BEIRUT, Jan. 15 (IPS) - Anti-government demonstrations held in downtown Beirut since Dec. 1 have sparked debate about democracy in Lebanon.
Protestors, largely Hezbollah supporters, have been calling on Prime Minister Fouad Siniora to give more cabinet posts to the opposition, or resign. Siniora has warned that the demonstrations are threatening democracy, but many demonstrators say they are actually working to strengthen it.
Siniora’s government was formed in 2005 after massive demonstrations over the assassination of former prime minister Rafiq Hariri. The demonstrations brought political pressure that forced Syrian troops to withdraw from Lebanon.
The Bush Administration held up what has been called the “Cedar Revolution” as a model for defeating extremism and spreading democracy in the Middle East. But Siniora says that democracy is now in danger.
Some Lebanese analysts, like Elie Fawaz, agree. The opposition is essentially staging a coup, he says.
“They are threatening the Lebanese way of democracy because democracy in Lebanon is built around consensus,” he told IPS. “And all of sudden you have one group trying to impose its will on another group, which is not built into the Lebanese democratic system.”
Lebanon is not a ‘normal’ democracy. Power is divided among the 18 religious sects — all of them minorities.
“Lebanon certainly passes the first litmus test of democracy, in that it has free, regular and competitive elections,” said Andrew Tabler, a fellow with the U.S.-based Institute of Current World Affairs, who specialises in Syrian and Lebanese affairs.
“It is different from Western democracies in that power is distributed according to Lebanon’s 18 confessions. Inside each confession, powerful political figures often rule with an authoritarian hand, which undermines democracy.”
Lebanon’s prime minister is by tradition a Sunni Muslim. Siniora’s allies include right-wing Christians, Druze and Sunni Muslims. Hezbollah, the main force behind the current protests, is a Shia Muslim militia and political party.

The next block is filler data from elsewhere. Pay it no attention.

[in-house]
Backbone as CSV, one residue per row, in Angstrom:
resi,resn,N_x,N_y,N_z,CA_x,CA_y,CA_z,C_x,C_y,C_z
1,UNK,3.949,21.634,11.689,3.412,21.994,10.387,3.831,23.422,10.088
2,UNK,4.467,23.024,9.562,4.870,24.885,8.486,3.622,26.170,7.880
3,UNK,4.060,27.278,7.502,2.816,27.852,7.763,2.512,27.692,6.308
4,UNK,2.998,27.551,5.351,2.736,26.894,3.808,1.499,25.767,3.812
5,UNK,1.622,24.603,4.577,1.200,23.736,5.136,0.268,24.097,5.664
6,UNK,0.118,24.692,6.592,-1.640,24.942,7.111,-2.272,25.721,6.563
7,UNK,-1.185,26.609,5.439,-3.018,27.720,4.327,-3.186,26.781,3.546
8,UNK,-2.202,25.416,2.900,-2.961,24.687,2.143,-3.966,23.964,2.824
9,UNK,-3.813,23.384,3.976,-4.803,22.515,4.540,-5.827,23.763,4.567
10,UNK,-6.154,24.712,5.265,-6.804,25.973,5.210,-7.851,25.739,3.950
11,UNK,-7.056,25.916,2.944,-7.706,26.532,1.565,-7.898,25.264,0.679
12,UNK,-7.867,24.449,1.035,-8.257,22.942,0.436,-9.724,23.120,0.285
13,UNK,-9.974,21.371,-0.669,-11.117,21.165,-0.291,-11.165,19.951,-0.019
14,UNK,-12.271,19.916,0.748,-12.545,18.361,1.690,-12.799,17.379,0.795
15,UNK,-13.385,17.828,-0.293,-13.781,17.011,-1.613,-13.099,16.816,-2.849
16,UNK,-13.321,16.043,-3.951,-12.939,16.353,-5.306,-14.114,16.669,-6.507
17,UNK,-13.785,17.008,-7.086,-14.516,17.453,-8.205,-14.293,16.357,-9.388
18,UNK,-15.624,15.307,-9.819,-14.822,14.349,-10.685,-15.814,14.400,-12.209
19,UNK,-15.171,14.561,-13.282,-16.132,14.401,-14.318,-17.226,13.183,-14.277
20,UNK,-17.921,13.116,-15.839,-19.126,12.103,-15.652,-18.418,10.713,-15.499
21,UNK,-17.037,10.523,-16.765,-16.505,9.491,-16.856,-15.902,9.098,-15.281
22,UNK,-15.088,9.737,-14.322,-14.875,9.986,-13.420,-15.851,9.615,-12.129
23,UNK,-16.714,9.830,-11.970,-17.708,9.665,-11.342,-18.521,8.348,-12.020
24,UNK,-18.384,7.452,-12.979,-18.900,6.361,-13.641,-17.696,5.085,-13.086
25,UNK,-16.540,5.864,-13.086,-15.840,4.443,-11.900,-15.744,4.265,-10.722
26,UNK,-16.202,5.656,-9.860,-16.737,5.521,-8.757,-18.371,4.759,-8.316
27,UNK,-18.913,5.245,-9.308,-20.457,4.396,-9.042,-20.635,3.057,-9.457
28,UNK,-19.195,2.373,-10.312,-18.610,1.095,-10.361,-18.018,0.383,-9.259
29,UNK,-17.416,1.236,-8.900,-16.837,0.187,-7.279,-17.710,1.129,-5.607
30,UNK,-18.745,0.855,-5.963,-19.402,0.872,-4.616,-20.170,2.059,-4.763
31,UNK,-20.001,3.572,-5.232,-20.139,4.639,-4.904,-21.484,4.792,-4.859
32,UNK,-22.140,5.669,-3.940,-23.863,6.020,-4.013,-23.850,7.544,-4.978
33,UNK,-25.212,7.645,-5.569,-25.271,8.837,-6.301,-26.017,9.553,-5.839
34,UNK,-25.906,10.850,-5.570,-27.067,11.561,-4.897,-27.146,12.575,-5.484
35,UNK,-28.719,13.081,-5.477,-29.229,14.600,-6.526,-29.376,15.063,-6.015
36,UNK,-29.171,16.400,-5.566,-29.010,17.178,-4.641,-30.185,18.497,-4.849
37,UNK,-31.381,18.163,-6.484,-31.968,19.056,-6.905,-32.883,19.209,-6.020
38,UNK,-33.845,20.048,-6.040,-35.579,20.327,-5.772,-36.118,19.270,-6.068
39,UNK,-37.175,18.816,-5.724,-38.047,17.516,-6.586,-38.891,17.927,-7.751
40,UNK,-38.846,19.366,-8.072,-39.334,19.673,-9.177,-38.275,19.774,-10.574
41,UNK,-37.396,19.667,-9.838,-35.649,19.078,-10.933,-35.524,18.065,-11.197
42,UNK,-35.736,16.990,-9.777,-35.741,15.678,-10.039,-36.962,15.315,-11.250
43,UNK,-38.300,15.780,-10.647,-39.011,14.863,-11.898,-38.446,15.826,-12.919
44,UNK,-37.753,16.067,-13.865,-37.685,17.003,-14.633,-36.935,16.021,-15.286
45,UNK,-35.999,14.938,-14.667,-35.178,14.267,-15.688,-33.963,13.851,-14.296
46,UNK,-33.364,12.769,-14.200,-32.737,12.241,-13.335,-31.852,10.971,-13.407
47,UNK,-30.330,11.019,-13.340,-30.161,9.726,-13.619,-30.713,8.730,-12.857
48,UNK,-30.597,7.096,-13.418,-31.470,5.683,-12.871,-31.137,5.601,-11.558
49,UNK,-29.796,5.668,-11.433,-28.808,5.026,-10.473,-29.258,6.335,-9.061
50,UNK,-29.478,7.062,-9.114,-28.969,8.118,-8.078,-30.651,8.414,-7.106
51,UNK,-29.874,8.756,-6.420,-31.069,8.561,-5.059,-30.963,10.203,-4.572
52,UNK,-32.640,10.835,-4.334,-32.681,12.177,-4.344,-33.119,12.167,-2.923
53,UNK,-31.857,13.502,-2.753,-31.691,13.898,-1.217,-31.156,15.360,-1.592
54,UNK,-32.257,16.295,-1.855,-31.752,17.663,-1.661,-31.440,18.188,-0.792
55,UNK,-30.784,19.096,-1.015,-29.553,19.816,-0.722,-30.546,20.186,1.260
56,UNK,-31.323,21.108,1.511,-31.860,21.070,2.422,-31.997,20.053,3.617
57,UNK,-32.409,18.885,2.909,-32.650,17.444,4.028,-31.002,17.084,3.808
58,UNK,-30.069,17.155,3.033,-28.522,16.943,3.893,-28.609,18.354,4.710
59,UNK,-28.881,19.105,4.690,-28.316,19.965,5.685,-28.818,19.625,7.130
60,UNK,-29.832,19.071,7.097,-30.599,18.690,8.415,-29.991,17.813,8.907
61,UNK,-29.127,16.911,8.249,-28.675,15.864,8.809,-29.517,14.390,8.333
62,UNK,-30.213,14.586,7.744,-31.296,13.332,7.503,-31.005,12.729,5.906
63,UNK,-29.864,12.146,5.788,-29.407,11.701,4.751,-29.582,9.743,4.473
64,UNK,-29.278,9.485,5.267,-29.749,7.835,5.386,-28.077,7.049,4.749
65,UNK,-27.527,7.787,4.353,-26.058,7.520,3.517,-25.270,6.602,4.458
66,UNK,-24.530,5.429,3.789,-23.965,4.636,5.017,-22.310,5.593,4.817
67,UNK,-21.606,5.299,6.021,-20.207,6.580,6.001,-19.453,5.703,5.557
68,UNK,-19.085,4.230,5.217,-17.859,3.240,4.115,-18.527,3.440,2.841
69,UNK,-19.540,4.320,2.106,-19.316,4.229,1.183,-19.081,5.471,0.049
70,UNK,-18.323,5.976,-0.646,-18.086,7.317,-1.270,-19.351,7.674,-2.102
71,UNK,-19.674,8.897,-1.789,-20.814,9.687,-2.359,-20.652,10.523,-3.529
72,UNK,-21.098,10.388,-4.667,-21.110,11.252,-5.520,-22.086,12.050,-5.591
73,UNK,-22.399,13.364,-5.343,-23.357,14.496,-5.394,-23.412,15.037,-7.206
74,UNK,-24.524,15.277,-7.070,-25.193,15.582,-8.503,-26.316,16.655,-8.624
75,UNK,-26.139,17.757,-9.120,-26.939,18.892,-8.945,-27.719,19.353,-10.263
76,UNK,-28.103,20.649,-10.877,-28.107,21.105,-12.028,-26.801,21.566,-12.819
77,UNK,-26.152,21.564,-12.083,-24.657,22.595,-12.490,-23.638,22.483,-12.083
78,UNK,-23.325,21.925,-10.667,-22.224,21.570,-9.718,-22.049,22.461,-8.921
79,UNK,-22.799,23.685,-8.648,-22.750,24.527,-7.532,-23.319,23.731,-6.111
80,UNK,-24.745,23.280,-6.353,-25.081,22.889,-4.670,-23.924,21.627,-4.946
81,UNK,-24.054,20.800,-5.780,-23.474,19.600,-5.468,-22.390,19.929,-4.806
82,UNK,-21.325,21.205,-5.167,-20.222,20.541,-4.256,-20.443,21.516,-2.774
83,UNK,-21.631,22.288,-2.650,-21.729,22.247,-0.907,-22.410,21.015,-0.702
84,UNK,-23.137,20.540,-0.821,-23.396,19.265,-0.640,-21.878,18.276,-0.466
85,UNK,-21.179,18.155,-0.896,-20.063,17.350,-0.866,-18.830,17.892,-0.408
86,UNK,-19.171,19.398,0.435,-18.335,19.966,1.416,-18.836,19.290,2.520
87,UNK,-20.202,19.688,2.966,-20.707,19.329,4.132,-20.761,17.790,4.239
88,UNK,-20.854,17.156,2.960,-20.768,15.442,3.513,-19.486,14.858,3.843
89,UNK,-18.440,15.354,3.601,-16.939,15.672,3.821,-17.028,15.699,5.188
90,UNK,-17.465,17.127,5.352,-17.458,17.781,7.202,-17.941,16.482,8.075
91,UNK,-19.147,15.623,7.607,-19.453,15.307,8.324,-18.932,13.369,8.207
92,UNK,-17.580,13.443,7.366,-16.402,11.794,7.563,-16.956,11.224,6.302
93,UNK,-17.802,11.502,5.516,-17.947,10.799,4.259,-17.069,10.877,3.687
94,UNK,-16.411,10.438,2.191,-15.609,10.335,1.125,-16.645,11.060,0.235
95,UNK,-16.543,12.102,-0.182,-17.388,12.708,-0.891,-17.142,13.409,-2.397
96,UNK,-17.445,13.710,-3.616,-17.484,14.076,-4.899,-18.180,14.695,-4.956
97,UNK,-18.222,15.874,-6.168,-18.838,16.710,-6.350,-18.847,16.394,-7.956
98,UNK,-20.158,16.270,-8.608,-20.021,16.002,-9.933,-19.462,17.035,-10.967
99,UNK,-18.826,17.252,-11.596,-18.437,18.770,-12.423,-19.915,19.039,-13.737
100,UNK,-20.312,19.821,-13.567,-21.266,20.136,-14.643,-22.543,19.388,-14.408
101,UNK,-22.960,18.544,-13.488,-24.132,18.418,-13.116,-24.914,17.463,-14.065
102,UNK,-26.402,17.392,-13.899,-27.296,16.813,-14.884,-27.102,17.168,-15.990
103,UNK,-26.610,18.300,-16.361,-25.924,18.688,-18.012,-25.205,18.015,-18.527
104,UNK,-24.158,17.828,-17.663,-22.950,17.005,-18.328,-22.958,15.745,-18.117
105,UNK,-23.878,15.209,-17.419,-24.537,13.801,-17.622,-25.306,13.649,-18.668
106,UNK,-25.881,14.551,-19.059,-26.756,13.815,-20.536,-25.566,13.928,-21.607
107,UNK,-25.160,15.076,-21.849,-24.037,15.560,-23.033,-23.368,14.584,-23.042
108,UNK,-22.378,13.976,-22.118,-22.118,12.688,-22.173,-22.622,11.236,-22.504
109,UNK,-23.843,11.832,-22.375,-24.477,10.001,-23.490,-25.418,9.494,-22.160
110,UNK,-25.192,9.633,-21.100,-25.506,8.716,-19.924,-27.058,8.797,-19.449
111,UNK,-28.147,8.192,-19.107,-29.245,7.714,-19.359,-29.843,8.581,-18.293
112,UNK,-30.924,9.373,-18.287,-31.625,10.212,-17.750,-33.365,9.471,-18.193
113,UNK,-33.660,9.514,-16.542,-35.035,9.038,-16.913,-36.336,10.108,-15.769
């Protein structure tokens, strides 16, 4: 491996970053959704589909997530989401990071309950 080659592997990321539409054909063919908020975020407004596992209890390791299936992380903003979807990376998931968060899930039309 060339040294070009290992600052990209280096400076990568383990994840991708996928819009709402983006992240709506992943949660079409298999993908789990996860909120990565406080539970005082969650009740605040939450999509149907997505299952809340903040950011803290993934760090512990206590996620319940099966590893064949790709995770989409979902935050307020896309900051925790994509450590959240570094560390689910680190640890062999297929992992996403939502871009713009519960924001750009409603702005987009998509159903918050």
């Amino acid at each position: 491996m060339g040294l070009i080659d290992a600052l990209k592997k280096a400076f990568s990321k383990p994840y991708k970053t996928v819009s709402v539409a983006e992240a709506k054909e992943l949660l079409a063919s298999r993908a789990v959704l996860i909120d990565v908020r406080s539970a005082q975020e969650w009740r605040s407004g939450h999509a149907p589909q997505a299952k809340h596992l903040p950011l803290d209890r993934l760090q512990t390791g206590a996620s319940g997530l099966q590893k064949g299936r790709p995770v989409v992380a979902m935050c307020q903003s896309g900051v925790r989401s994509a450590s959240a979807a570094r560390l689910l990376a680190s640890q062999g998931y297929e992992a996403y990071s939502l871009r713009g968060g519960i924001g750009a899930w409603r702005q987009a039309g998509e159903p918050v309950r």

Hezbollah spokesman Ghassan Darwish said his group and its allies are not the ones threatening Lebanon’s democracy.
“We are asking for a real democracy, not the kind America is backing,” he told IPS. “We want a national unity government, a partnership, and a share in authority. We would like a peaceful solution to what’s taking place. We will never sacrifice the idea of democracy.”
Hezbollah’s main ally, the Free Patriotic Movement, is the largest Christian party in Lebanon. However, no ministers from that block were included in the government.
“A democracy means all people are equal and that everyone is allowed to speak his opinion,” said Emil Eshom, spokesman for the Free Patriotic Movement. “Everyone should have a share in the government.”
“All we want is to have some ministers,” he added. “That’s all we want.”
Siniora has resisted including ministers from the Free Patriotic Movement in his government partly because the group’s leader, Michel Aoun, is seen as too headstrong.
The Prime Minister also worries, however, that a bigger opposition block in the cabinet would veto what he and his supporters see as key projects, such as disarming Hezbollah, and the approval of an international tribunal to try suspects in the assassination of former prime minister Hariri.
The future of Lebanon’s democracy may also depend on the role of foreign powers in the country.
Some demonstrators accuse Siniora’s coalition of doing the bidding of the United States and Israel. But government supporters say the opposition is trying to increase the influence of Syria and Iran in Lebanon, undermining Lebanese sovereignty and democracy.
Hezbollah spokesman Darwish said Syria and Iran only give his group “moral” support to help win back Lebanese land occupied by Israel.
“Our goal is a Lebanese goal,” he said. “In other words, the goal is to resist Israel. If Syria and Iran want to help in achieving that goal, that’s a good thing.”
As the demonstrations continue, many Lebanese fear that the standoff could turn increasingly violent.
Some, like Jamal Baghdadi, are concerned about the protests’ impact on the economy. “People have the right to protest,” said Baghdadi, whose tourist shop in downtown Beirut has lost 90 percent of its business since the protests began. “That’s very democratic, but occupying a place owned by others is not.”
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